Pres­i­dent urges sign­ing of oil pol­lu­tion con­ven­tion

The Myanmar Times - - News - SWAN YE HTUT swanye­htut@mm­

PAR­LIA­MENT has been asked to al­low the gov­ern­ment to sign up to an in­ter­na­tional sys­tem of com­bat­ing oil spills and mar­itime pol­lu­tion.

On Septem­ber 16, MPs were in­vited to de­bate a re­quest from Pres­i­dent U Htin Kyaw to sign the In­ter­na­tional Con­ven­tion on Oil Pol­lu­tion Pre­pared­ness, Response and Co­op­er­a­tion (OPRC).

The re­quest comes as foreign oil tankers and cargo ships are mak­ing in­creas­ing use of Myan­mar ports. Sign­ing the 1990 agree­ment would help the coun­try deal with an oil spill in its wa­ters by re­ceiv­ing in­ter­na­tional ad­vice and as­sis­tance, deputy trans­port min­is­ter U Kyaw Myo told MPs.

The deputy min­is­ter said the con­ven­tion es­tab­lished mea­sures for deal­ing with mar­itime oil pol­lu­tion caused by ships, sea­ports and off­shore in­fra­struc­ture. The In­ter­na­tional Mar­itime Or­gan­i­sa­tion-backed text was adopted in 1990 and en­tered into force in 1995. As of April, 109 coun­tries have signed it, in­clud­ing fel­low ASEAN mem­bers Malaysia, the Philip­pines, Sin­ga­pore and Thai­land, as well as Bangladesh.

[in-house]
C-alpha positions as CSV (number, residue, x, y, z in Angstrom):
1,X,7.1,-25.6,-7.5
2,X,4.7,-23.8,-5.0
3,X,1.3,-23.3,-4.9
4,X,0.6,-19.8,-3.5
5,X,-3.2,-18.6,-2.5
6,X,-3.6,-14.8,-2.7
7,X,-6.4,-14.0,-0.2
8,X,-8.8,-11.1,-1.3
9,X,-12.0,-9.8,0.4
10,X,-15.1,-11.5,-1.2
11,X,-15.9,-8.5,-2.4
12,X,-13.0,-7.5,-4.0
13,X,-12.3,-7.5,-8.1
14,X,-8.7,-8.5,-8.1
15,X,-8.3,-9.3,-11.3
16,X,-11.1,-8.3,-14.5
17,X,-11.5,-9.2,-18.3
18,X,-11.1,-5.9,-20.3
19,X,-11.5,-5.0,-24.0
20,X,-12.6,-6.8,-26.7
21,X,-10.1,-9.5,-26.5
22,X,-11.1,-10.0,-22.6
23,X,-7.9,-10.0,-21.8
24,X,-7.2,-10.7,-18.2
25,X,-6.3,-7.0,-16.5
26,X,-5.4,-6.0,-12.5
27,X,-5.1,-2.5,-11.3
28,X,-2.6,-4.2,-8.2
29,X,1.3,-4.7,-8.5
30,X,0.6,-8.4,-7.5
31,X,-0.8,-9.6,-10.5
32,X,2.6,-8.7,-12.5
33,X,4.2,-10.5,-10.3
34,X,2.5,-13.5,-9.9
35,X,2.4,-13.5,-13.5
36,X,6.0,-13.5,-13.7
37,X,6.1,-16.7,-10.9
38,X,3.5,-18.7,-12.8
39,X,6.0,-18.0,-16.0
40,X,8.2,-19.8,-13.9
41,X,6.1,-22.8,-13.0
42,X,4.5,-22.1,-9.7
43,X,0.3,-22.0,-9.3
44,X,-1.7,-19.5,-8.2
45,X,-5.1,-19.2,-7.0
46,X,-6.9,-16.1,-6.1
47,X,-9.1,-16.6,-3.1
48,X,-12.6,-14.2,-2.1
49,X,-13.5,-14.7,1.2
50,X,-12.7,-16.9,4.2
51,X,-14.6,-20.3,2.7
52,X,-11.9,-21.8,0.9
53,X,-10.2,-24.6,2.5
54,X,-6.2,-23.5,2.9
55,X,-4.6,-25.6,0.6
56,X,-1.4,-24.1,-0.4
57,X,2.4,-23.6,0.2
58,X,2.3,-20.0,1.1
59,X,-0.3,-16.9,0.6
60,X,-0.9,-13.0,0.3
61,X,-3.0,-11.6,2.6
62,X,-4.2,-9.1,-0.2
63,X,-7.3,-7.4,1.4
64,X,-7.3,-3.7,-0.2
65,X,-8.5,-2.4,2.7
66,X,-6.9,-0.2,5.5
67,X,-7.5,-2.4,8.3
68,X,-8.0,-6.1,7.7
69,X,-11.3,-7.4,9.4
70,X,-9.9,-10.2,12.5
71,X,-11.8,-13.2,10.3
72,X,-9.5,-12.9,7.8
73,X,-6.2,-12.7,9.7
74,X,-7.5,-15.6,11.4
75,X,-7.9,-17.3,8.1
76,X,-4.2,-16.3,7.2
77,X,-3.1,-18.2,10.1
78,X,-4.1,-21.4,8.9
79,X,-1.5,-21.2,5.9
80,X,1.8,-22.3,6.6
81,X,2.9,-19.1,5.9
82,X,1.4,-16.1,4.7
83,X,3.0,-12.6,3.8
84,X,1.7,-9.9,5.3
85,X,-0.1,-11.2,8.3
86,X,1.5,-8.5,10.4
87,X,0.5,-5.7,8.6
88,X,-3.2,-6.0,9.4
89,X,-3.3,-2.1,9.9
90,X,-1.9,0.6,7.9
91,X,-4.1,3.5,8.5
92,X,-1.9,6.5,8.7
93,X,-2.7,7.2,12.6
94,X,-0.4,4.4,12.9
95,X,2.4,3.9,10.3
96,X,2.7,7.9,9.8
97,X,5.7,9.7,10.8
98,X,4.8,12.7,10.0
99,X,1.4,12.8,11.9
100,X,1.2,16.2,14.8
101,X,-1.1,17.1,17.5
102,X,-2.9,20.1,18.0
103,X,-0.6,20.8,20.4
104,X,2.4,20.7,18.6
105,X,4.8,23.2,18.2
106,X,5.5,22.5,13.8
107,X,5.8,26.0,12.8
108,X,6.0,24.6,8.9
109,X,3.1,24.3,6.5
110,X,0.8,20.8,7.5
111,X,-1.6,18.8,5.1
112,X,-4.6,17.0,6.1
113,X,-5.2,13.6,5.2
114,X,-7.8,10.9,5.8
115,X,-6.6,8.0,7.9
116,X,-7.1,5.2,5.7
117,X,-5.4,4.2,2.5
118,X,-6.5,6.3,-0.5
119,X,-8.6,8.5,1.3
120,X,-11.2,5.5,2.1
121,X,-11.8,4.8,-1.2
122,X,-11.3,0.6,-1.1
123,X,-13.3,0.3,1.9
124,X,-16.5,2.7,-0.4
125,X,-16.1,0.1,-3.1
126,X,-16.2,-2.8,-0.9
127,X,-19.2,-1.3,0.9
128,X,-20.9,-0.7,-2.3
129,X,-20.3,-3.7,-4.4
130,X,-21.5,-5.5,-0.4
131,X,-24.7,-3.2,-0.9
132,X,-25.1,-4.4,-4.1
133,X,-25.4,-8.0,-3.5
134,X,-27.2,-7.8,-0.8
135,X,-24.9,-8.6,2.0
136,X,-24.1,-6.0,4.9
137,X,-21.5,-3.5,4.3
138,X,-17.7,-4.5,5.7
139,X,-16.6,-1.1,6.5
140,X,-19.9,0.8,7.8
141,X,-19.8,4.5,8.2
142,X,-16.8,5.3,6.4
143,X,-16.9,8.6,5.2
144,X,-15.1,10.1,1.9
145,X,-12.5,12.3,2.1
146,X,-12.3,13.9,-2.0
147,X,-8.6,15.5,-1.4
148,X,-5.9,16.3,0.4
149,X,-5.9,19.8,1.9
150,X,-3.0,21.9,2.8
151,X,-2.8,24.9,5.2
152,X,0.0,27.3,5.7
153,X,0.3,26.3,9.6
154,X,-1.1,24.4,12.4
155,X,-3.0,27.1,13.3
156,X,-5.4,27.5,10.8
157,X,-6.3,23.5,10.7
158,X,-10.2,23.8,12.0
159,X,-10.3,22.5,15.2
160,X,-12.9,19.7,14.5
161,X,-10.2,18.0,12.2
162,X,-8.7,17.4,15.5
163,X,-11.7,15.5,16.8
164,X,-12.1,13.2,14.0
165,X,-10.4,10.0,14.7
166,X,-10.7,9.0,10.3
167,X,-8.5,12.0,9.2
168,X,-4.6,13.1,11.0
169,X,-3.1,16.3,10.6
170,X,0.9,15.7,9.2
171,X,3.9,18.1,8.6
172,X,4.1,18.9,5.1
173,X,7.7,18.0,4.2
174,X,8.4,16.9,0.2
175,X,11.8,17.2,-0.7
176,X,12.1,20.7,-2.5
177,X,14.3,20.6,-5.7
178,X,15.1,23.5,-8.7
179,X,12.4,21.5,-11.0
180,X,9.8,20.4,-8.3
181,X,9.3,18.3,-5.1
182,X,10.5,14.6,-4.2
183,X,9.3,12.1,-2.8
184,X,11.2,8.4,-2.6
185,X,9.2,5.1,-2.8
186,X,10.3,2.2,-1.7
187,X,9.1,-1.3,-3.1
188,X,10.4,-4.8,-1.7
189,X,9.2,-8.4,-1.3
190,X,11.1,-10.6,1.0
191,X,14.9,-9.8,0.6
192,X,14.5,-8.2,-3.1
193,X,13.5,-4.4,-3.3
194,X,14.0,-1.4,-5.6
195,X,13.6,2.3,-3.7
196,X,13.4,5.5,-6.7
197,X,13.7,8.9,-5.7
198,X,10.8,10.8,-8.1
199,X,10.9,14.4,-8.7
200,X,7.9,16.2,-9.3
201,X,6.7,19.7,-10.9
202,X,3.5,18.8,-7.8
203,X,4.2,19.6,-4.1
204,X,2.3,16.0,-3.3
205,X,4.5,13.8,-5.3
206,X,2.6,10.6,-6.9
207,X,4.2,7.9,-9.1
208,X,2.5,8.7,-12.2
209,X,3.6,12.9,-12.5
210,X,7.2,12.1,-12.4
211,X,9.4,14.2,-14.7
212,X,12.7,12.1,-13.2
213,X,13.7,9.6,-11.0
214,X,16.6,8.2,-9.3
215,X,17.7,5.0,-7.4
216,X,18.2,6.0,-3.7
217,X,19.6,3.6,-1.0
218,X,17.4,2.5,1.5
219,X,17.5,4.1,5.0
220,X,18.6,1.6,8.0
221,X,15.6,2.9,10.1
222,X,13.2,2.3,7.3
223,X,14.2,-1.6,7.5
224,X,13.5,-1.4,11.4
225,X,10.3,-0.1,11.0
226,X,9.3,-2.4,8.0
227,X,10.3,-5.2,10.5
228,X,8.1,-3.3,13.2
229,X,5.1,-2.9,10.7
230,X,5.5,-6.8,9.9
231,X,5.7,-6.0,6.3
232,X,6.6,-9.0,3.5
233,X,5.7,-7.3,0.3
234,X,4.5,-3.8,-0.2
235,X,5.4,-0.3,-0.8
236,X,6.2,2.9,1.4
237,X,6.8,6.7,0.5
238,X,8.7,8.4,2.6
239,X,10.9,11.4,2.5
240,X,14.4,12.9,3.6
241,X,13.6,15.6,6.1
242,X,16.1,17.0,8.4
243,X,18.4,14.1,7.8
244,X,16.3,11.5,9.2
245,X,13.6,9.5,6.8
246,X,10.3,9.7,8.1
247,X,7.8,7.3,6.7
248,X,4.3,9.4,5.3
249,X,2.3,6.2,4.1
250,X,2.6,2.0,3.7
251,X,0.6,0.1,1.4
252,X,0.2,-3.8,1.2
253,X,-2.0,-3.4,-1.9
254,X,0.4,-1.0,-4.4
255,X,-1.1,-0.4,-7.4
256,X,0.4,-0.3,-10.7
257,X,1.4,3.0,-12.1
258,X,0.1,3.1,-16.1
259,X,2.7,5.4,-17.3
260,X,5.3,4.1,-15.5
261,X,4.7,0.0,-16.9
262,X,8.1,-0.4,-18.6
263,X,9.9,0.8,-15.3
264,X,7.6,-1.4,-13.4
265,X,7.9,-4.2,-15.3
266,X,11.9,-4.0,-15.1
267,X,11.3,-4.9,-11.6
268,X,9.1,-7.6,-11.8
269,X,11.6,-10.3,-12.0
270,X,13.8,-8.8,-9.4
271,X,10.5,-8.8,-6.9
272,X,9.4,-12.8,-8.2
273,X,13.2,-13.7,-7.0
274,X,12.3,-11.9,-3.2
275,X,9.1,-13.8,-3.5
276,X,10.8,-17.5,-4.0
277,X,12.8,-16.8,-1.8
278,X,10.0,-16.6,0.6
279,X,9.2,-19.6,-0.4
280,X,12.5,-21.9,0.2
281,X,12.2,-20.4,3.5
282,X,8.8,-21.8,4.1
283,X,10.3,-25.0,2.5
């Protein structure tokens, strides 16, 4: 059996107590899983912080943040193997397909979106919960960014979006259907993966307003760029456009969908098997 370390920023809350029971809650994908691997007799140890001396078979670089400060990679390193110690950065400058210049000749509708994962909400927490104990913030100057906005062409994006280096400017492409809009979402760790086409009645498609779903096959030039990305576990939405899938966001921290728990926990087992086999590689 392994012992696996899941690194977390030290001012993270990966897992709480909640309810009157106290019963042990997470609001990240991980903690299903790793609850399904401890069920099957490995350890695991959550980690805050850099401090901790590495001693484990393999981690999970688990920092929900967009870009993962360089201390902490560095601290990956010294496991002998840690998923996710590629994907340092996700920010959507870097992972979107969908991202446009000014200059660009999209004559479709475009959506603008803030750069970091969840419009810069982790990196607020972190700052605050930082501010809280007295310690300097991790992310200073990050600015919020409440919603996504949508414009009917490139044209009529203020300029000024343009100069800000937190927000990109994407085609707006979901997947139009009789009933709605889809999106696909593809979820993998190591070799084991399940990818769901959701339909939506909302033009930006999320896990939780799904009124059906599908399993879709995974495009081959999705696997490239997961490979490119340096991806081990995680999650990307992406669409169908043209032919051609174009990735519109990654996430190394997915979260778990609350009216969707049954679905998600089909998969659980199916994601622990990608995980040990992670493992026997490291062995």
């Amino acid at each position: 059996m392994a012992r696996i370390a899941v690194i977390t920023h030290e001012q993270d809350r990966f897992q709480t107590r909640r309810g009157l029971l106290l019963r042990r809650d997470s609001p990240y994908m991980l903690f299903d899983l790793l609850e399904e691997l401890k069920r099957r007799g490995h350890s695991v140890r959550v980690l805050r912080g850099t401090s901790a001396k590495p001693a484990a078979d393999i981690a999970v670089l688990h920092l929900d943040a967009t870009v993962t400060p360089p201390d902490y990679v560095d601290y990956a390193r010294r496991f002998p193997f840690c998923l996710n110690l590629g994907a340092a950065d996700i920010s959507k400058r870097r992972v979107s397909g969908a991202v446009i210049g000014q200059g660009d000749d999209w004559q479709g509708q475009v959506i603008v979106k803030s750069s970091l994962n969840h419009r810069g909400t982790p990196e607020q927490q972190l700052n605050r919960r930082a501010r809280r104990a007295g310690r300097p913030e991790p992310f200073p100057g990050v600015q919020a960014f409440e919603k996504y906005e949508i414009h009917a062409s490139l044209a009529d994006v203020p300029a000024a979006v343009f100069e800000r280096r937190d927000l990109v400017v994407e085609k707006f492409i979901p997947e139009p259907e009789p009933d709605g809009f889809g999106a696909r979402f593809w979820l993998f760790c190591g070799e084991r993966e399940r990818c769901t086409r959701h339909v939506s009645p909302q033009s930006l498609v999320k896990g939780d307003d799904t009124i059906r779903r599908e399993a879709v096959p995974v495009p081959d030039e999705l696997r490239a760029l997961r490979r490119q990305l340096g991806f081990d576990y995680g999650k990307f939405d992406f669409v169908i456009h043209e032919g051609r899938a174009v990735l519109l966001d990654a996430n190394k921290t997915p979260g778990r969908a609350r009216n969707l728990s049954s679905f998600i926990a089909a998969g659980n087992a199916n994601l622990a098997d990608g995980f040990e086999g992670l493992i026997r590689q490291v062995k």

Sig­na­to­ries re­ceive co­op­er­a­tion from fel­low mem­bers in the re­gion in cop­ing with oil spills at sea, shar­ing in­for­ma­tion and costs.

If it be­comes a sig­na­tory, the gov­ern­ment would be ex­pected to ad­just lo­cal laws, draw up mea­sures to deal with oil spills and pol­lu­tion, form a pol­lu­tion task force and work with coun­ter­part or­gan­i­sa­tions in the re­gion. The con­ven­tion re­quires ships to cre­ate an oil pol­lu­tion emer­gency plan

MPs were in­vited to ex­press their in­ter­est in de­bat­ing the pres­i­dent’s re­quest.

– Trans­la­tion by Win Thaw Tar

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